Alberta's climate will get warmer, drier, report saysAugust 29th, 2013 in Earth / Environment
The current distribution of Alberta's natural subregions, pictured here, is likely to change significantly as the subregions shift northward in response to climate change.
A new report from an institute at the University of Alberta paints the clearest picture yet of how climate change will reshape the province's landscape.
The report from the Alberta Biodiversity Monitoring Institute (ABMI) describes how Alberta's ecosystems are likely to respond to climate change. In Alberta's Natural Subregions Under a Changing Climate: Past, Present and Future, U of A researcher Richard Schneider presents state-of-the-art climate projections for the province and a detailed analysis of how Alberta's ecosystems are likely to shift in response to climate change over the next century.
The projections show a range of possible changes to the climate. At a minimum, temperatures in Alberta are expected to increase by 2 C over the next hundred years; all available global climate models predict this outcome. In response, Alberta's ecosystems are projected to shift northward: for example, the parkland landscape around Edmonton will come to resemble the grassland landscape around Calgary.
At the upper end, under a high global greenhouse gas emissions scenario, the climate models predict drier conditions and temperature increases of up to 6.5 C, which could result in the near-complete loss of the boreal forest from northern Alberta. The boreal region currently covers more than half of the province.
"This report provides state-of-the-art projections of ecosystem transitions for the province, at a level of detail previously unavailable," says Schneider. "We've essentially taken the existing snapshot of Alberta's ecosystems and created a movie to describe what is likely to change in those living systems as they respond to climate change."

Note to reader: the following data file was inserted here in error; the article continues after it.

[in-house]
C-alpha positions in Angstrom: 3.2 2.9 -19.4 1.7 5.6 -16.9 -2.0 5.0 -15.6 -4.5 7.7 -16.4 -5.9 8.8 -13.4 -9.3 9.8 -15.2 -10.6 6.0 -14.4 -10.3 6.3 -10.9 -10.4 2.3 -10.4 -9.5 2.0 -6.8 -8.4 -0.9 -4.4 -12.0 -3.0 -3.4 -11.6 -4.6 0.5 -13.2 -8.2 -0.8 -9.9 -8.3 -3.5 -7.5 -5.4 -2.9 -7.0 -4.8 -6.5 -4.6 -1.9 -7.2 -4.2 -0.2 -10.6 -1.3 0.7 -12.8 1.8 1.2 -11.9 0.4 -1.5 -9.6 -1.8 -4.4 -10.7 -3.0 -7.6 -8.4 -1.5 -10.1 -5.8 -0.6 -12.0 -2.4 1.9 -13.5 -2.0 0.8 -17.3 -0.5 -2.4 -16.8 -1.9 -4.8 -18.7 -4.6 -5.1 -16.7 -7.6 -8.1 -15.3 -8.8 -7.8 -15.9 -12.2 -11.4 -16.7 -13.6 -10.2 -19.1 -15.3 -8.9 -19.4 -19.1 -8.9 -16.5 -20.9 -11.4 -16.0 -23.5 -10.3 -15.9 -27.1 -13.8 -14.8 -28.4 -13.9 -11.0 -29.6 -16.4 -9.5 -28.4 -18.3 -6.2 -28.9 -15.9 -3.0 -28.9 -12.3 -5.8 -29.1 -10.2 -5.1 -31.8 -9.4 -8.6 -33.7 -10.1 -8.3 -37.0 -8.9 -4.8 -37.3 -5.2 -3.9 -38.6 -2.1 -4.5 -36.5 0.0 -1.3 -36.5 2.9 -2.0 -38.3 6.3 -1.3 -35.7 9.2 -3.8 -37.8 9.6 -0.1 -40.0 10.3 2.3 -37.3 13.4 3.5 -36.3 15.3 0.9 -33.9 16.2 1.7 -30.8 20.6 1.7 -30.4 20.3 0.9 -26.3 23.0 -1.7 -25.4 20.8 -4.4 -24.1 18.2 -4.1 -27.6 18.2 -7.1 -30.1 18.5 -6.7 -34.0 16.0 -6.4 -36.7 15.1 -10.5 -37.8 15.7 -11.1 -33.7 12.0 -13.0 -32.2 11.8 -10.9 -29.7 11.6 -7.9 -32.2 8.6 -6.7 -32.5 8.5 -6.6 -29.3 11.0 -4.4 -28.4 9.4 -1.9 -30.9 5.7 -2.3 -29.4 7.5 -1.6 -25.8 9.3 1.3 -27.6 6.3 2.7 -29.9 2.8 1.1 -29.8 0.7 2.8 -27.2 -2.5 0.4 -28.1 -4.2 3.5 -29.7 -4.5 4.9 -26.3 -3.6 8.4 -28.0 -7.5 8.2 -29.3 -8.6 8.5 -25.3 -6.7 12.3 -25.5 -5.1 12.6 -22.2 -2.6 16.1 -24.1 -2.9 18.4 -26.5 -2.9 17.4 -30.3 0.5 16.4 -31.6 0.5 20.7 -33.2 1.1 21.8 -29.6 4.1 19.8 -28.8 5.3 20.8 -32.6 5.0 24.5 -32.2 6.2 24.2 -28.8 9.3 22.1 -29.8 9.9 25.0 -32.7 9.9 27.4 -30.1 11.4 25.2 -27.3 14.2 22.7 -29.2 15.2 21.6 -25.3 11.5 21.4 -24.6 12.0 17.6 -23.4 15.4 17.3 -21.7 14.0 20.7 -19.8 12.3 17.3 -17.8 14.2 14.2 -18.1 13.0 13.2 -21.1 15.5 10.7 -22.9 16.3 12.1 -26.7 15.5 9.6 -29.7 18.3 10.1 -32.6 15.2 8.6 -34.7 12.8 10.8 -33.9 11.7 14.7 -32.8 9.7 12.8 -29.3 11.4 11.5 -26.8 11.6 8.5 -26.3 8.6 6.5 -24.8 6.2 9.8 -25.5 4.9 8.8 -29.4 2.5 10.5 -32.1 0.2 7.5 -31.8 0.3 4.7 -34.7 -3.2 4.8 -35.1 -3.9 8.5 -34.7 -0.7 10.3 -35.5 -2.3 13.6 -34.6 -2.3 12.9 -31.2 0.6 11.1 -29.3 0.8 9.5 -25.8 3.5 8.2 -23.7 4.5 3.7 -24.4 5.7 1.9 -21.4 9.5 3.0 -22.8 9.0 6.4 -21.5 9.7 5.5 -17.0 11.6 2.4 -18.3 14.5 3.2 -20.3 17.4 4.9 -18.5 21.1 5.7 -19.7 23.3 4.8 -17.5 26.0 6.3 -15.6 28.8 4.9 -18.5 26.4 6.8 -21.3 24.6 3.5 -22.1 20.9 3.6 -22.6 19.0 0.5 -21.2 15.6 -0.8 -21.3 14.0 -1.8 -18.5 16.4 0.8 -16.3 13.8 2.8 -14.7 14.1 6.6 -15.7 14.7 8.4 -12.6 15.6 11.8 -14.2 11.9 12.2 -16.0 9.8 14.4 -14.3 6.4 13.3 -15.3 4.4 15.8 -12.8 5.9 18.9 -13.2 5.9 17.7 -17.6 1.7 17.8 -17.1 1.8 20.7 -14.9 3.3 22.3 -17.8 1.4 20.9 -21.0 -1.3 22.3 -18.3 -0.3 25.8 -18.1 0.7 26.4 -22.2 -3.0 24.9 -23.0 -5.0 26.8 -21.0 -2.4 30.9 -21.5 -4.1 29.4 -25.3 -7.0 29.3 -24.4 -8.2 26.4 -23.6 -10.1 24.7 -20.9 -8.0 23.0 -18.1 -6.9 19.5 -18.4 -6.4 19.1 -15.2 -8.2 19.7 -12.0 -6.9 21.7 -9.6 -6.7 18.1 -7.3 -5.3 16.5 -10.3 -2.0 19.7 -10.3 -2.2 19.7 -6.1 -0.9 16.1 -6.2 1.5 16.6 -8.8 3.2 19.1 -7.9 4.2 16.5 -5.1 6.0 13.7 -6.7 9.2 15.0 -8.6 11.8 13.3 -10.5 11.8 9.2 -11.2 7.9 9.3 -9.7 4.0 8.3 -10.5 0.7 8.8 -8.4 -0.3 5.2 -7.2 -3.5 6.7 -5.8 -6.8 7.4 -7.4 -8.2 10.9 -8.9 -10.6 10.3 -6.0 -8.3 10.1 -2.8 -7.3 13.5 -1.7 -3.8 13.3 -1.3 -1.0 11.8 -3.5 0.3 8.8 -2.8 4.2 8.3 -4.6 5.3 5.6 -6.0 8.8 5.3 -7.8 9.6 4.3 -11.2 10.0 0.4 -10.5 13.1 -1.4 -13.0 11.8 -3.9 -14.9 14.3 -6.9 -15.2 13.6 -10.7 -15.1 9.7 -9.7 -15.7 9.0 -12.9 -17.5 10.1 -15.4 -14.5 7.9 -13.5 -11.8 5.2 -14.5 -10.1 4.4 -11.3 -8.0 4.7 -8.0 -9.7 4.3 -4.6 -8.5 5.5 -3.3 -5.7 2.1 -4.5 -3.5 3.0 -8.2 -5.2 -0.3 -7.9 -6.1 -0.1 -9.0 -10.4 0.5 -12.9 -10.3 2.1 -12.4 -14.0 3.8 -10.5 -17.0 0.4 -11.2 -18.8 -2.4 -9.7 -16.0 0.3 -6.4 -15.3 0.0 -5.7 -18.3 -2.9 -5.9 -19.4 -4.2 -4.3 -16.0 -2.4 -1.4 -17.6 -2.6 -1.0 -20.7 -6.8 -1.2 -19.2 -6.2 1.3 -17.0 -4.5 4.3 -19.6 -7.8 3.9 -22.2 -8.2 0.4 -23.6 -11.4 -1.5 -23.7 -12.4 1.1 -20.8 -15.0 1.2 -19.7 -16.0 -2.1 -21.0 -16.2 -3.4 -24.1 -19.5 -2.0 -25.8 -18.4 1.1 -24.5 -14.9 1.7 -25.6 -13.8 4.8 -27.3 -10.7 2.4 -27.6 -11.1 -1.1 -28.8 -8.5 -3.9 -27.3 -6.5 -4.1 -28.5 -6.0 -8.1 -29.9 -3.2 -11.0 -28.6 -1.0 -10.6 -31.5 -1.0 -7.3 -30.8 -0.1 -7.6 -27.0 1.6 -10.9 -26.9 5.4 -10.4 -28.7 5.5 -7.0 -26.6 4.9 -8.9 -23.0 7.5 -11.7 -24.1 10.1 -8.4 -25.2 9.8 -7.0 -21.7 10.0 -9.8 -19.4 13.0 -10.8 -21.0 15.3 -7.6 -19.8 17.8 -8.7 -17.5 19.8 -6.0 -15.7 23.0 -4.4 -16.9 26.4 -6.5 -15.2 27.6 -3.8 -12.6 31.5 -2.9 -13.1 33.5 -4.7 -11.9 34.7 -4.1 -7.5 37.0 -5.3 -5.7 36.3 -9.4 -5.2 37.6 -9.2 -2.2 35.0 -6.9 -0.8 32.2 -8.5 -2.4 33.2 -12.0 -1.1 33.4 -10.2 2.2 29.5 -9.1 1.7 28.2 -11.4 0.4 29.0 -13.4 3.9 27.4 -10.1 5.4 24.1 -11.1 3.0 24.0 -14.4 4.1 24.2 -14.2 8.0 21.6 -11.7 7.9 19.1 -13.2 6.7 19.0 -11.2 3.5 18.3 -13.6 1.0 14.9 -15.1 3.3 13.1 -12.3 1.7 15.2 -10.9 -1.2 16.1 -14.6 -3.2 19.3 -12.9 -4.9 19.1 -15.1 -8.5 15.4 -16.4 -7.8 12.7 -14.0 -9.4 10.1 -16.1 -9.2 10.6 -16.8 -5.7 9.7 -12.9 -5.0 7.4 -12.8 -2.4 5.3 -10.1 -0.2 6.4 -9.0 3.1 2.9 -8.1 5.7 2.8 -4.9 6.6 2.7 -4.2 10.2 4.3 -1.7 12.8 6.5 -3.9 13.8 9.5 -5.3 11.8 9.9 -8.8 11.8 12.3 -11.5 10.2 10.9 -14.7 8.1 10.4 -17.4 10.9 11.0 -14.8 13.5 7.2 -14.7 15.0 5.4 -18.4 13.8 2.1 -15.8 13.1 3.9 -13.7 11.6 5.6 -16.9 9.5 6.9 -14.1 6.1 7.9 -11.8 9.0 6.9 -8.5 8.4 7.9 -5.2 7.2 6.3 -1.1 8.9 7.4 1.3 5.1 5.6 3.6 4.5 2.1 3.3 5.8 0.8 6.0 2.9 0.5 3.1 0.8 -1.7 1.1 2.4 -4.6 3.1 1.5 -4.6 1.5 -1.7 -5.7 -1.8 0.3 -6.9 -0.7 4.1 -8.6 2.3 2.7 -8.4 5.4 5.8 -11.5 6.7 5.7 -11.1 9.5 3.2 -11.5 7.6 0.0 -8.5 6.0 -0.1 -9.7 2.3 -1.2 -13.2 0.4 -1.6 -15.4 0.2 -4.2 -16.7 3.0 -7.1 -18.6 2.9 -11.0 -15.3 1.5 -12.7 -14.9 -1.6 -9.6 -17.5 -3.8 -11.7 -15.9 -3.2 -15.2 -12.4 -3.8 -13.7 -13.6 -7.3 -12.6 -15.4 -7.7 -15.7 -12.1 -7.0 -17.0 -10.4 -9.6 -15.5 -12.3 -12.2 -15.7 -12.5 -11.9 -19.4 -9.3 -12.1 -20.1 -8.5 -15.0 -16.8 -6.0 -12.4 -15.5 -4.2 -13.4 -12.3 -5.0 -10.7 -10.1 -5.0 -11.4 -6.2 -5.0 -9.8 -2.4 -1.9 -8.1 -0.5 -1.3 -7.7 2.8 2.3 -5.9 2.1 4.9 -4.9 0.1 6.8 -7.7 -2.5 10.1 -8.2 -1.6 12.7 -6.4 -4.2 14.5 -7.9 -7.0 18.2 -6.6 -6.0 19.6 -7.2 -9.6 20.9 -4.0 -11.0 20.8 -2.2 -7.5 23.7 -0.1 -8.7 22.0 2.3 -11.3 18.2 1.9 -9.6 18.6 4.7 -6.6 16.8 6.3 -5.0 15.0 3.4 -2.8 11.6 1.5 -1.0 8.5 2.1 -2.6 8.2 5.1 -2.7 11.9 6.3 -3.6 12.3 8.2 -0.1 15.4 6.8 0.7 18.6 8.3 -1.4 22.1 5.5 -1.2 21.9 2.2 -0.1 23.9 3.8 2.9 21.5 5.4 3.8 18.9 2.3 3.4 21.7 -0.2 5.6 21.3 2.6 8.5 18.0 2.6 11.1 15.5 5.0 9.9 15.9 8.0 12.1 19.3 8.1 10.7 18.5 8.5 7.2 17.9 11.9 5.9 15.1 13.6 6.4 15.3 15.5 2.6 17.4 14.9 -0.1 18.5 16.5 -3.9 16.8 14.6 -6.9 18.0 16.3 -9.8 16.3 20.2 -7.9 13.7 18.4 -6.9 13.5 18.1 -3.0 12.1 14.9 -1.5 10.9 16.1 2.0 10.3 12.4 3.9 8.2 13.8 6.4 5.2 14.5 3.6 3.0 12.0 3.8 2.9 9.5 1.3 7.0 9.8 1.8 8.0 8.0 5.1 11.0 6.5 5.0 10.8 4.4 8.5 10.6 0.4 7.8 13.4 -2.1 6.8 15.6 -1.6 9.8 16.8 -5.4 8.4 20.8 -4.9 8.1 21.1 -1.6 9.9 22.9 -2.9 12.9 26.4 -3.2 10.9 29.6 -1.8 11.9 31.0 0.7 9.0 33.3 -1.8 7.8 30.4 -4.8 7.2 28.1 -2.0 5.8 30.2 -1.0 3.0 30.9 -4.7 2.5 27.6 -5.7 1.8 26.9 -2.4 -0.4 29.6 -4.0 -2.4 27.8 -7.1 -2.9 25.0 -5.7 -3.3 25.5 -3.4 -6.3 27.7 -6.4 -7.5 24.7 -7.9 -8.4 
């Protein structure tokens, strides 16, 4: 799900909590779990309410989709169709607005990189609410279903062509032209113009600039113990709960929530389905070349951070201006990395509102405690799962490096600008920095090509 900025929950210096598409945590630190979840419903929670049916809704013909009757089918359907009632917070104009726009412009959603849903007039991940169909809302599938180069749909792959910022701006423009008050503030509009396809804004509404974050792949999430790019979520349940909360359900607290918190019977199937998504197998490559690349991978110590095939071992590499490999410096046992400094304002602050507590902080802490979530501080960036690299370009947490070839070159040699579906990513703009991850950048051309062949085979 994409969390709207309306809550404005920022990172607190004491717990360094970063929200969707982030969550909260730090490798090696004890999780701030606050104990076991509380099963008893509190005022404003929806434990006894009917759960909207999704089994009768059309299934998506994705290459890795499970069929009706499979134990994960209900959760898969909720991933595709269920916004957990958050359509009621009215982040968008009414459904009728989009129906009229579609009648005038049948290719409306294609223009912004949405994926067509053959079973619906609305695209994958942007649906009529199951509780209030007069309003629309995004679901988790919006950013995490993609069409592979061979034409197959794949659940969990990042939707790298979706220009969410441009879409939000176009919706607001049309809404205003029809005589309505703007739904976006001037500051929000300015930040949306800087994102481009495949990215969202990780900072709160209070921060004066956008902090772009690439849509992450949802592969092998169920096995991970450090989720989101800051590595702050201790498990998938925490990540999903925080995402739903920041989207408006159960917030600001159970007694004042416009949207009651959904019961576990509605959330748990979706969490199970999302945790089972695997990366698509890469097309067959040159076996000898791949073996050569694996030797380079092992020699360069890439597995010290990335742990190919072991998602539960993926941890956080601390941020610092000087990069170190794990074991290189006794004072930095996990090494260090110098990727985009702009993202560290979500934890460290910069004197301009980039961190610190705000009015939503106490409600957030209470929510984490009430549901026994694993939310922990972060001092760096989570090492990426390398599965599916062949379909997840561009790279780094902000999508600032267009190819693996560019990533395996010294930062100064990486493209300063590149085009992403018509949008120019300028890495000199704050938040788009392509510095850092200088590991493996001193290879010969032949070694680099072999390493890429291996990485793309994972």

Alberta's ecosystems are classified into six natural regions and 21 natural subregions. Because broad climate patterns determine the distribution of these ecosystems—the grassland in the south and the boreal forest in the north—they are likely to respond strongly to climate change. Schneider models the response of these regions to climate change based on their current climate associations and several projections of Alberta's future climate.
Understanding how Alberta's natural regions are likely to change in the future is directly relevant to land use planning initiatives, such as forest management, that are linked to the current extent and distribution of these regions. This report is intended to assist in informing decisions about natural resource and land use.
The report was produced as part of the Biodiversity Management and Climate Change Adaptation Project led by ABMI, with collaborators from the U of A and the Miistakis Institute. The project receives its core funding from the Climate Change and Emissions Management Corporation.
"This is a significant report for the CCEMC," said Eric Newell, chair of the corporation. "It improves our understanding of the implications of climate change for Alberta over time, and continued work will enhance the ability of industries like forestry that rely on Alberta's ecosystems to plan and prepare for the future."
Provided by University of Alberta
"Alberta's climate will get warmer, drier, report says." August 29th, 2013. http://phys.org/news/2013-08-alberta-climate-warmer-drier.html